The Assassin’s Curse by Cassandra Rose Clarke – review

By on October 4, 2012

Publisher’s Description:

Ananna of the Tanarau abandons ship when her parents try to marry her off to an allying pirate clan: she wants to captain her own boat, not serve as second-in-command to her handsome yet clueless fiance. But her escape has dire consequences when she learns the scorned clan has sent an assassin after her.

And when the assassin, Naji, finally catches up with her, things get even worse. Ananna inadvertently triggers a nasty curse — with a life-altering result. Now Ananna and Naji are forced to become uneasy allies as they work together to break the curse and return their lives back to normal. Or at least as normal as the lives of a pirate and an assassin can be. 

What I expected:  I’m not sure what I expected with this one.  I saw the cover and title and immediately wanted to read it.  I may have skipped the blurb altogether.  Oops.  Sorry.  So, I expected some sort of fun Arabian-themed pirate swashbuckling story with a young protagonist based on the cover.

What I got:  I didn’t exactly get what I expected, but that is pretty much my fault.  I got a female pirate of the young persuasion who is completely out of her element in this story and must rely upon others for help, and she doesn’t always make the right decision.  I got an ineffectual assassin who is burdened with a curse and disfigurement and now a young pirate maiden whom he must protect at all costs.

What I enjoyed:  I liked the prickly relationship between Ananna and Naji and how they slowly learn bits and pieces about each other as they learn to get along and work together.  I liked that they were so normal – making mistakes, being jealous, getting sick or hungry or grumpy as we all do.

What I did not:  I felt that the hinge of the plot, the reason Ananna runs off, was not something the character would have done.  Not only did she wait until the last minute to decide to take off on her own, but she doesn’t do any planning ahead, so she ends up running around blindly, knowing that breaking of the engagement would result in assassin coming after her,  and she just runs and then just stops with no clear thoughts.  Yes, she’s young and youngsters often don’t think things through and end up in the middle of a situation that they have no idea how to get out of, but, as the readers, we get to know her mind and how it works, and this is a character who knows exactly what she wants and how to go about getting it done.  And yet, here she is waiting until the last minute to run off completely unprepared.  The Ananna head I was inhabiting would have packed a bag, had money stashed, worn extra clothing underneath the dress, and armed herself to be ready to run off as needed.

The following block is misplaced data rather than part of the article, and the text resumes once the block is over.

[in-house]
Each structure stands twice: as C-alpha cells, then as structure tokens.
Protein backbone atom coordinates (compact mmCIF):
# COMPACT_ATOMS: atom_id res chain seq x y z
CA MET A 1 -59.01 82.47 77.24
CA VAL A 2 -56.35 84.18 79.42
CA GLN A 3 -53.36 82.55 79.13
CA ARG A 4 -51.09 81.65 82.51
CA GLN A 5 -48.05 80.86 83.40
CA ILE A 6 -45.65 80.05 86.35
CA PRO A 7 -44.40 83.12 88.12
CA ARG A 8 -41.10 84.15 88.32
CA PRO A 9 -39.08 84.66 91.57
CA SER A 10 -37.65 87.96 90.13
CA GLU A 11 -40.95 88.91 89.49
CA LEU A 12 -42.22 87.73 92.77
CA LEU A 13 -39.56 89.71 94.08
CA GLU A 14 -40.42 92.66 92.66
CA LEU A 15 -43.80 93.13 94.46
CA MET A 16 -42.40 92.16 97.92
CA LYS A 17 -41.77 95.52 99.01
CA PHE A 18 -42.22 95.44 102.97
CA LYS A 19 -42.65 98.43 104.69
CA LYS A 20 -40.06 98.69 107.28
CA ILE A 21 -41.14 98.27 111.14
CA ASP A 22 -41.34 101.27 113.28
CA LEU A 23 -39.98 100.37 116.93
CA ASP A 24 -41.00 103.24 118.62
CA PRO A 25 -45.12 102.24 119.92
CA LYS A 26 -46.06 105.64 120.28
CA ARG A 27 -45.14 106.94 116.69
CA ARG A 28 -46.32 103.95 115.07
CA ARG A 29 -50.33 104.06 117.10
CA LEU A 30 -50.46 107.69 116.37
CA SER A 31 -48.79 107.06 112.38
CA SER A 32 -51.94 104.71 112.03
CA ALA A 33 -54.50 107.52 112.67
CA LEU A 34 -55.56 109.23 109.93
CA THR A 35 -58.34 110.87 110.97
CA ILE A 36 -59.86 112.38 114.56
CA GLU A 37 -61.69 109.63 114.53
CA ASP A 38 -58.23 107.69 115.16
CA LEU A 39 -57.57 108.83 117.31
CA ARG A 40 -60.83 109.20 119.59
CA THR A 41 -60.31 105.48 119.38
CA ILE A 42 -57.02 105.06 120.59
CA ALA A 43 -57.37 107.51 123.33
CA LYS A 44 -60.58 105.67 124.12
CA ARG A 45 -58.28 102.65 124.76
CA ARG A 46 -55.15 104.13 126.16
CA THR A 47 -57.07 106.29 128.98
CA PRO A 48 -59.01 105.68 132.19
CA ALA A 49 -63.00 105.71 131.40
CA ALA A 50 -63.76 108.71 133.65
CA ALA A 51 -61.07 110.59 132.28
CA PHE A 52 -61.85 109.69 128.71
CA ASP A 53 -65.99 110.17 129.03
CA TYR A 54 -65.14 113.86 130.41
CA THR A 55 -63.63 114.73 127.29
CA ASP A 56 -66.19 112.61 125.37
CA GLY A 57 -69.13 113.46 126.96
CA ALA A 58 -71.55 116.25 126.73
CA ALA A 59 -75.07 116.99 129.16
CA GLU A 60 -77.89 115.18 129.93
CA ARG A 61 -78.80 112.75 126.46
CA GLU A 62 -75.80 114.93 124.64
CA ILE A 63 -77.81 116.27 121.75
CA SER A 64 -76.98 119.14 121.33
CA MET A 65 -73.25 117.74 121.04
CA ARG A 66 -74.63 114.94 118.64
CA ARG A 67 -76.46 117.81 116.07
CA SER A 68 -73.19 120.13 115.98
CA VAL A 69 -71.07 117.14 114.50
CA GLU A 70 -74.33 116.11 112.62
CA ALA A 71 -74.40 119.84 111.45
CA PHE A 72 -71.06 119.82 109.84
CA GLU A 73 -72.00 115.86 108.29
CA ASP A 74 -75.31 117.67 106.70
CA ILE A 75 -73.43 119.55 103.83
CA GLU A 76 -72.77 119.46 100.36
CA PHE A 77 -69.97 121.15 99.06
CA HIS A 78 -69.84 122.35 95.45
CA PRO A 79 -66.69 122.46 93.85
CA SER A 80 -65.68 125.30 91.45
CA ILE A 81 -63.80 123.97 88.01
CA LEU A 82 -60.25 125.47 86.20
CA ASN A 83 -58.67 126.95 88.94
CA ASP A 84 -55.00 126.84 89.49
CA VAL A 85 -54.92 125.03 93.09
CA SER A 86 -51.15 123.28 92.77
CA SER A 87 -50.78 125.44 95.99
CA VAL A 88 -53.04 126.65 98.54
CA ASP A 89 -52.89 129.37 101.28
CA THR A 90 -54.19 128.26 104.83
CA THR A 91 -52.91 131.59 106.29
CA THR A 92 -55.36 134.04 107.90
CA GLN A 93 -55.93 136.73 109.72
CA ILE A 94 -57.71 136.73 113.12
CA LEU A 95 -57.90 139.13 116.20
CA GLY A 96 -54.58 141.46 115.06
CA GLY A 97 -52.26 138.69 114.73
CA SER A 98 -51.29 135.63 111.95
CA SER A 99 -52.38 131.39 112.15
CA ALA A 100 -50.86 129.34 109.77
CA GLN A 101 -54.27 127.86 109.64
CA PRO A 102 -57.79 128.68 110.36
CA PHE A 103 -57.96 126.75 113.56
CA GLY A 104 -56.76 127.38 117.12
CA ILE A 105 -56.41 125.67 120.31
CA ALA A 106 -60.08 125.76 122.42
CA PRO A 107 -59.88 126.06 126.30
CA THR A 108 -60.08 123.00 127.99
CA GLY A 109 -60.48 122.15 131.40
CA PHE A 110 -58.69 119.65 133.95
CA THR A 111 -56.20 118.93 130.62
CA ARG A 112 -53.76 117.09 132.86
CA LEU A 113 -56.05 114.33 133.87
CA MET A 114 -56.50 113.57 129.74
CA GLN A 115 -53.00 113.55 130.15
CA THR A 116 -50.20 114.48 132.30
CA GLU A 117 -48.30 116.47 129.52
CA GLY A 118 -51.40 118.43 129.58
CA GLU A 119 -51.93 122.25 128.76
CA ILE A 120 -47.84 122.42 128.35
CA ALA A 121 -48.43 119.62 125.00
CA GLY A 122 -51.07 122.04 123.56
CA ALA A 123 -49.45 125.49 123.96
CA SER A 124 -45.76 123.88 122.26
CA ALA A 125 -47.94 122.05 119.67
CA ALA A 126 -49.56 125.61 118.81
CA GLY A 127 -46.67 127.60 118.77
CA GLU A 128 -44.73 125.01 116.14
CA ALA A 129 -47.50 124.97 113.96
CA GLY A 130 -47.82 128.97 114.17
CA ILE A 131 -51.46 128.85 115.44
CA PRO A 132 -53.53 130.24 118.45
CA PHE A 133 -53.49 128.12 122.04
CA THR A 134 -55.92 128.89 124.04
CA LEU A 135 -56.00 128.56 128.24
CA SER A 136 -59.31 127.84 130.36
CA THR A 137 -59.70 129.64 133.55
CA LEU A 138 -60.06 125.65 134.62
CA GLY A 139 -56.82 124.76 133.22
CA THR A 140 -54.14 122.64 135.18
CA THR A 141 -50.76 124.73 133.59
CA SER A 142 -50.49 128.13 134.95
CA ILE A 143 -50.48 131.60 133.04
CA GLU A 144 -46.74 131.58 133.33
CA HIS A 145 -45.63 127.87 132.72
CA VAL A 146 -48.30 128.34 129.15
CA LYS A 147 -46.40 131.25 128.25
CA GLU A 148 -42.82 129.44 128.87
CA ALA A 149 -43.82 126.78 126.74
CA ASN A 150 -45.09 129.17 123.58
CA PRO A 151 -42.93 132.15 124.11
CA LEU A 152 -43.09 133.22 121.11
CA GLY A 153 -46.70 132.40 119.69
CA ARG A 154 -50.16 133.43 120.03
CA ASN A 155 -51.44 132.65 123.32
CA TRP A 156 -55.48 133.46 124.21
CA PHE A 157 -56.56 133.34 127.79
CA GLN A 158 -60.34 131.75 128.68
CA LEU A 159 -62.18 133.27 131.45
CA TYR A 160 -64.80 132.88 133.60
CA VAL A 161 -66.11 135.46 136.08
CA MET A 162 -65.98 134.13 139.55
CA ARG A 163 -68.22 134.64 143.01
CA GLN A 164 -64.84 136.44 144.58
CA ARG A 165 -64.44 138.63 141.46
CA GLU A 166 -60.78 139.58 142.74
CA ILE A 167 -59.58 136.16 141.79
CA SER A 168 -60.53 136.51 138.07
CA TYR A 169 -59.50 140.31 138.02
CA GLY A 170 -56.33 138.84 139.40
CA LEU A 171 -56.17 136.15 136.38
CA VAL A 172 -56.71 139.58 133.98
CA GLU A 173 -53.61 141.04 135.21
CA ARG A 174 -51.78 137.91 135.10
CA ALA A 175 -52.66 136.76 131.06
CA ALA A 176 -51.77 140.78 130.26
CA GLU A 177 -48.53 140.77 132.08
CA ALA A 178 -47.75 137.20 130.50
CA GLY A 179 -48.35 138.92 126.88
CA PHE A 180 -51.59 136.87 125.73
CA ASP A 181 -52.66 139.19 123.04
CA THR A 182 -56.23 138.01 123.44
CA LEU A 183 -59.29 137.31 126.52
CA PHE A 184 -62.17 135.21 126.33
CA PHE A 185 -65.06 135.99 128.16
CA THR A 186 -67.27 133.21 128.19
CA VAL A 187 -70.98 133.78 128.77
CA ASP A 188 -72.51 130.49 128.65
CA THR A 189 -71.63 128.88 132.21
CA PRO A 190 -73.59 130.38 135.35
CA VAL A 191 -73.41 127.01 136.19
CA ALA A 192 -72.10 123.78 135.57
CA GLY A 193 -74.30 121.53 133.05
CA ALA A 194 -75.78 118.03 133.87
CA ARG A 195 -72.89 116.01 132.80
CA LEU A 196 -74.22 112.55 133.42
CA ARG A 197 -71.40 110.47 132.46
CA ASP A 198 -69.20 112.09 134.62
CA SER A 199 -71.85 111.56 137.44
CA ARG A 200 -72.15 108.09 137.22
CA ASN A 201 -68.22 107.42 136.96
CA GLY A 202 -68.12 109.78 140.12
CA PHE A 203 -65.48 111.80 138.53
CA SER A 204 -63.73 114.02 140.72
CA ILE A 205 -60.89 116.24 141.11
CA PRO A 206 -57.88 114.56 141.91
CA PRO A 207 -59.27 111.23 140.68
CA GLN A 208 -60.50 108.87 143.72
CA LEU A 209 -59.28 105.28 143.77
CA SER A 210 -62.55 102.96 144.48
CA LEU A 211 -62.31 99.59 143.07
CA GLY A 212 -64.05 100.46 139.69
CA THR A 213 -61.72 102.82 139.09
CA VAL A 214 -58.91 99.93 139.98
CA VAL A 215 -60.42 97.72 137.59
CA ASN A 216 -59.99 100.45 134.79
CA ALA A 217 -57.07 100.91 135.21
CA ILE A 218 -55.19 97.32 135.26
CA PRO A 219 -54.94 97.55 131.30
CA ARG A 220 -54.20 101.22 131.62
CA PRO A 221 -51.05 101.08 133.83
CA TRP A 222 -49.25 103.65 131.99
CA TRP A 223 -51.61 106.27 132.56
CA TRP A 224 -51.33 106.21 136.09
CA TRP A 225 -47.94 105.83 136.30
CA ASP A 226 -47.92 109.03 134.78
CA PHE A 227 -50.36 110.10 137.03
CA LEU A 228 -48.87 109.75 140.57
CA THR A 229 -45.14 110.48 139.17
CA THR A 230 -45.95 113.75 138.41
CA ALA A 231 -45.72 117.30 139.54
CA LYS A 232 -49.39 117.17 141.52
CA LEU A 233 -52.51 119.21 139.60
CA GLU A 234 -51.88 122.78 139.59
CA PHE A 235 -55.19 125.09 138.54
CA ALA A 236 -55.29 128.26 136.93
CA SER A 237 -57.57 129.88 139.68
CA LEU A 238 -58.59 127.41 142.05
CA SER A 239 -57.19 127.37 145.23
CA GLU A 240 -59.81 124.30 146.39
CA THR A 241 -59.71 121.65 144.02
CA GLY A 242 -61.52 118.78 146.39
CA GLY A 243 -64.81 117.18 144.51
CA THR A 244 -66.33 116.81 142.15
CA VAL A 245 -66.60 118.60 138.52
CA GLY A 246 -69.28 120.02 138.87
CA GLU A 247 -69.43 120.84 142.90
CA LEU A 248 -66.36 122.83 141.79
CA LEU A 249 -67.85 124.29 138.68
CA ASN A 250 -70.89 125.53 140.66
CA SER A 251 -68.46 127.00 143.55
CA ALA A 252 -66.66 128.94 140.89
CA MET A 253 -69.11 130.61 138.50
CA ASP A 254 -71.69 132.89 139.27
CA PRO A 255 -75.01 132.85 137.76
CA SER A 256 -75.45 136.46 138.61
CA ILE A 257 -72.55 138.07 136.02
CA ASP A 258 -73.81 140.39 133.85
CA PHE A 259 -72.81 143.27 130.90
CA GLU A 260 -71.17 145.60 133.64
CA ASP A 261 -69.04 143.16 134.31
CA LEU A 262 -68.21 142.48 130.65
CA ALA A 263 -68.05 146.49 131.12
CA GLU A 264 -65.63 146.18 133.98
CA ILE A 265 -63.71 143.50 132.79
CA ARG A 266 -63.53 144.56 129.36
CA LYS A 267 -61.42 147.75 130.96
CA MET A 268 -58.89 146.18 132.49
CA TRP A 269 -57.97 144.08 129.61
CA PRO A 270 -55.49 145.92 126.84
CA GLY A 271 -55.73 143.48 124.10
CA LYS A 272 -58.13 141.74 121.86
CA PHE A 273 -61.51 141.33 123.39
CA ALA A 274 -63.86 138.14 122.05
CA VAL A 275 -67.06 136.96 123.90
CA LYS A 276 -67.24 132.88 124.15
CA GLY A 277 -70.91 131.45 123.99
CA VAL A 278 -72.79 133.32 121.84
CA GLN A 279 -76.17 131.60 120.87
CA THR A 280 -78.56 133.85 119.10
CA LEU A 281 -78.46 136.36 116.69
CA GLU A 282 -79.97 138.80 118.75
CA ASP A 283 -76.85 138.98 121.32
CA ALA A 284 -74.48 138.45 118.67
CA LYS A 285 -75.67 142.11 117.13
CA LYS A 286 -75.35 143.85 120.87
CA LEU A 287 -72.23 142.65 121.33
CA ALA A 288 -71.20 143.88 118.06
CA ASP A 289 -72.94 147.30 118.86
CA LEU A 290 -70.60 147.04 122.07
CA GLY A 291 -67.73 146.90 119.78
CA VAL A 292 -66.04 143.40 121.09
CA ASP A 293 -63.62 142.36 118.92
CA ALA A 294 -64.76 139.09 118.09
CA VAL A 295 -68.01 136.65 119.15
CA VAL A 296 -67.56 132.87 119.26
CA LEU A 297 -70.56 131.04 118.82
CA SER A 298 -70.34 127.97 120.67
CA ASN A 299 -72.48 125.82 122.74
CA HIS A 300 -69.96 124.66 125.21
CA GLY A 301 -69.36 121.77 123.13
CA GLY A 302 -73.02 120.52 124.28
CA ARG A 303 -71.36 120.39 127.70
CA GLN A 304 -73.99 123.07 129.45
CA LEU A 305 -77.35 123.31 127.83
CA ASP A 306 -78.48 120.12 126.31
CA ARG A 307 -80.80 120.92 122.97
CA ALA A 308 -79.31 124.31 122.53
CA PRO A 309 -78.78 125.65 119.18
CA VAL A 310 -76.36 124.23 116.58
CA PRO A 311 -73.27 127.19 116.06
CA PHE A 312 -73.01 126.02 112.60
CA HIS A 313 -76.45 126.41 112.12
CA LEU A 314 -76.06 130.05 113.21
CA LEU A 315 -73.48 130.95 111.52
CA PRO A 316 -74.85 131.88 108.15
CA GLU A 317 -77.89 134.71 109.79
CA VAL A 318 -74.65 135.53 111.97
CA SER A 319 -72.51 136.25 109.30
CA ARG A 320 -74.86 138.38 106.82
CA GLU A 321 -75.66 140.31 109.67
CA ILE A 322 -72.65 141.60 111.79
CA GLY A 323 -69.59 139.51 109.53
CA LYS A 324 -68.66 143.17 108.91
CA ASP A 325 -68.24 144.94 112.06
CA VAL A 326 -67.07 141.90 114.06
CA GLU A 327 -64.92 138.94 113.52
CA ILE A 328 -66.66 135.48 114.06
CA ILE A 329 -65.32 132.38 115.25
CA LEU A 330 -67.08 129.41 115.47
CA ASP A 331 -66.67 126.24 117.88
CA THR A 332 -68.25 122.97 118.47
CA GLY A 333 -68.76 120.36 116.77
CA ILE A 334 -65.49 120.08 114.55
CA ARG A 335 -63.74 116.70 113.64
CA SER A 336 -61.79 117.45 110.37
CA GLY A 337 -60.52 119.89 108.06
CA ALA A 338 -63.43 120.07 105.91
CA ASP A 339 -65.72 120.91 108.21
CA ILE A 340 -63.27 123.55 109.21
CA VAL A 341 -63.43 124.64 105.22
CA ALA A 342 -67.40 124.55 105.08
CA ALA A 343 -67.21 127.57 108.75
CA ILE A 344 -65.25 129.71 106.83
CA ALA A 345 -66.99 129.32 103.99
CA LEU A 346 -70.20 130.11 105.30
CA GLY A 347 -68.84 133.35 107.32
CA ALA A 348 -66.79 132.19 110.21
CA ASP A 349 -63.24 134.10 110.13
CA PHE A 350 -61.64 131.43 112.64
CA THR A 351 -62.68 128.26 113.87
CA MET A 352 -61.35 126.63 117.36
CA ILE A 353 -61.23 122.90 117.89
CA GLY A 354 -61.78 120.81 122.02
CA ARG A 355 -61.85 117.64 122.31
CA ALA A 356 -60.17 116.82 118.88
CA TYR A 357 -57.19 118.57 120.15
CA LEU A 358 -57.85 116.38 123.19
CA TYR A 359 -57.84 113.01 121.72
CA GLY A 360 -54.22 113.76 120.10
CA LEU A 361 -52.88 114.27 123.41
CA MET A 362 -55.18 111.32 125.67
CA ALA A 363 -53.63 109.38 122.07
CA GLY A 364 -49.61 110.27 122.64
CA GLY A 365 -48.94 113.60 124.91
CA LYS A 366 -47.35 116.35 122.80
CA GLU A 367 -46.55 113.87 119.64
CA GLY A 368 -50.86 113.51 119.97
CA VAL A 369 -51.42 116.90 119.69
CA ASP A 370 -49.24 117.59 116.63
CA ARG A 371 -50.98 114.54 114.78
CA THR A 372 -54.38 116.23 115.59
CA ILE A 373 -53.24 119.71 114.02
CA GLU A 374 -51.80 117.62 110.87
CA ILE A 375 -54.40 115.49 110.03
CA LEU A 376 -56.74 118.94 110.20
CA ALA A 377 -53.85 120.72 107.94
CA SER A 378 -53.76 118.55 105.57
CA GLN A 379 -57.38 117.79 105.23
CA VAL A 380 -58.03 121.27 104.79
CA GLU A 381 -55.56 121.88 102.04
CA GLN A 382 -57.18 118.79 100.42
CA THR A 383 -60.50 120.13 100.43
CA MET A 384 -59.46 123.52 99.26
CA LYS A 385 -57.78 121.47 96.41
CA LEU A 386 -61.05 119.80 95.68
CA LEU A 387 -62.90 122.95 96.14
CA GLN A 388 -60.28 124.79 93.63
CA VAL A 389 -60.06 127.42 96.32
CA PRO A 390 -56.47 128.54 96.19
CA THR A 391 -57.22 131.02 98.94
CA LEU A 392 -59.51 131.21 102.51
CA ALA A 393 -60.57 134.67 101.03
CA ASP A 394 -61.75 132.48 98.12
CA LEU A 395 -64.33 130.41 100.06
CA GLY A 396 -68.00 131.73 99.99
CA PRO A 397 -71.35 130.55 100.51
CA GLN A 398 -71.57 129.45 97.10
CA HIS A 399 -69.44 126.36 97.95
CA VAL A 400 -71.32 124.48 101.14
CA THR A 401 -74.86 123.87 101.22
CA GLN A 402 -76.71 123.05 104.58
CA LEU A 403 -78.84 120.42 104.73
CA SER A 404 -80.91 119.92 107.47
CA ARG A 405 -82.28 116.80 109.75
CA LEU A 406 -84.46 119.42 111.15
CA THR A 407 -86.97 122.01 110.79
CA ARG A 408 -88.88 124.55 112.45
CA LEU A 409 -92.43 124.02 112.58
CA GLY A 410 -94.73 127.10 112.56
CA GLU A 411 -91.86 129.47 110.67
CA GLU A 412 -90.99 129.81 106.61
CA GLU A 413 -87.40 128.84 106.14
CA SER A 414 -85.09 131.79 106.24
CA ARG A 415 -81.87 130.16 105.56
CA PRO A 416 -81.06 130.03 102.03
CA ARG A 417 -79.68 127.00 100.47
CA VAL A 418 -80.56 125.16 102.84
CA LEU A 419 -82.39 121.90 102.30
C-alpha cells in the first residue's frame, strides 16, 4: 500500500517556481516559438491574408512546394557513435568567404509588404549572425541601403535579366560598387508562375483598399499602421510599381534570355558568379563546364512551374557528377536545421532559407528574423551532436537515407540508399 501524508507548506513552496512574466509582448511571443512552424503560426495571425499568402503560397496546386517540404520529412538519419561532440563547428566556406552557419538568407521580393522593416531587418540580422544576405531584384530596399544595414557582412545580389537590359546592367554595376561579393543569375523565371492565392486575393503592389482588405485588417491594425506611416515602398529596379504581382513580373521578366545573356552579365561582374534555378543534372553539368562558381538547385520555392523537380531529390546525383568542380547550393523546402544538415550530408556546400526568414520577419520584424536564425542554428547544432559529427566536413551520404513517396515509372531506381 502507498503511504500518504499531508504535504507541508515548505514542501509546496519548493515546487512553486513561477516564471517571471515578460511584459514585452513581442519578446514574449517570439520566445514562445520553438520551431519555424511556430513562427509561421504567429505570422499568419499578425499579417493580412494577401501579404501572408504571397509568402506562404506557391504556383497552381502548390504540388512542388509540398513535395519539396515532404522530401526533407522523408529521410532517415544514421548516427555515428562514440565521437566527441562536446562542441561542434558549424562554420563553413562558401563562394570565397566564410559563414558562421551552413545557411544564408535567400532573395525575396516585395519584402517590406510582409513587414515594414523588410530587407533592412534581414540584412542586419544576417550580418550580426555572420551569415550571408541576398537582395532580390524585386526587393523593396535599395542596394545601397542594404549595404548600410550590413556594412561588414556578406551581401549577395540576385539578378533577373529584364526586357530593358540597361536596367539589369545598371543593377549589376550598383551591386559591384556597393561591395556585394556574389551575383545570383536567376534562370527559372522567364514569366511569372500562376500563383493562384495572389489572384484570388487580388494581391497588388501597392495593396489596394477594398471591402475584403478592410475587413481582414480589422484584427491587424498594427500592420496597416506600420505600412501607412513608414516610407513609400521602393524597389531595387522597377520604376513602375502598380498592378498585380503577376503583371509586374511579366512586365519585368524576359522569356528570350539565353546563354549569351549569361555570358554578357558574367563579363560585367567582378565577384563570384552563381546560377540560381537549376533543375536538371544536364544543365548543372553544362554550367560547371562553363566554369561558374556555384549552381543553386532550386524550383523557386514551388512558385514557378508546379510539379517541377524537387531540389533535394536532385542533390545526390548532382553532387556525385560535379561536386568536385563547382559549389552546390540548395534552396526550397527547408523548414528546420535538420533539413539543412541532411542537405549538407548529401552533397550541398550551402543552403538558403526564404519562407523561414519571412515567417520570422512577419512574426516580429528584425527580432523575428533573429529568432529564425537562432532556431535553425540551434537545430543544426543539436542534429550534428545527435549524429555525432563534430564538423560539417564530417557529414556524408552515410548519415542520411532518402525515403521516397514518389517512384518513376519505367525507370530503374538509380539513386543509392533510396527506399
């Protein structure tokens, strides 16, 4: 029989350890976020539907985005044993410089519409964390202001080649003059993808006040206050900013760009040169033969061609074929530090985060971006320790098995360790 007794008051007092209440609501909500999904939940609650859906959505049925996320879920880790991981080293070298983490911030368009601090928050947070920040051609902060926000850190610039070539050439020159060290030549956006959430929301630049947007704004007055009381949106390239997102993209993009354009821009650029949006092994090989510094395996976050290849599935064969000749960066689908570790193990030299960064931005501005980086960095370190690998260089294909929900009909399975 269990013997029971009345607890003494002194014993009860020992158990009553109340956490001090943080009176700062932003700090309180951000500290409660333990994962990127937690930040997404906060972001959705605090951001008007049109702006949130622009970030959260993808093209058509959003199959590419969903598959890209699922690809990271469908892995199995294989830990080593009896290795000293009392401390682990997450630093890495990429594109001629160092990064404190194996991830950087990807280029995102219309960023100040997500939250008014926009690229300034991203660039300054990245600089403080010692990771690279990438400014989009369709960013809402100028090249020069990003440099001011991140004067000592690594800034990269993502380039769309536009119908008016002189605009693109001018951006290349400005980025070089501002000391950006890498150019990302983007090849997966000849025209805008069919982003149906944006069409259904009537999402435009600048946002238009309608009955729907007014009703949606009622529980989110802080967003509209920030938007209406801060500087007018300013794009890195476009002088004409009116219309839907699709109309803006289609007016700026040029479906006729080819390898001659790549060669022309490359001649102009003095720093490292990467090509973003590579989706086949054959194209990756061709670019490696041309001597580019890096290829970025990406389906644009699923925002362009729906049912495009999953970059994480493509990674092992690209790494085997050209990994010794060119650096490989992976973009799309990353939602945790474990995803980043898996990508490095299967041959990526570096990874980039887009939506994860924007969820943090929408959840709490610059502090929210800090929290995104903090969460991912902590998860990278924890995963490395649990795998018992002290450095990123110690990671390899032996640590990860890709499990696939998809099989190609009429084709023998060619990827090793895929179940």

Cover Talk:  I love this cover, from the soft blue background and the stark and simple silhouette to the filigree framing and the moon directly behind the sailing ship.  The title font is nice as well – with complicated fonts like this, often they look good in a large version and not so much in a smaller, thumbnail version.  However, in this case, in the smaller version the particular look of the font attracts the eye even if it can’t be read, which is what you want – more eyeballs being drawn to the image.

Recommended:  Yes.  I believe most people who enjoy YA adventure stories will definitely enjoy this one, as well.

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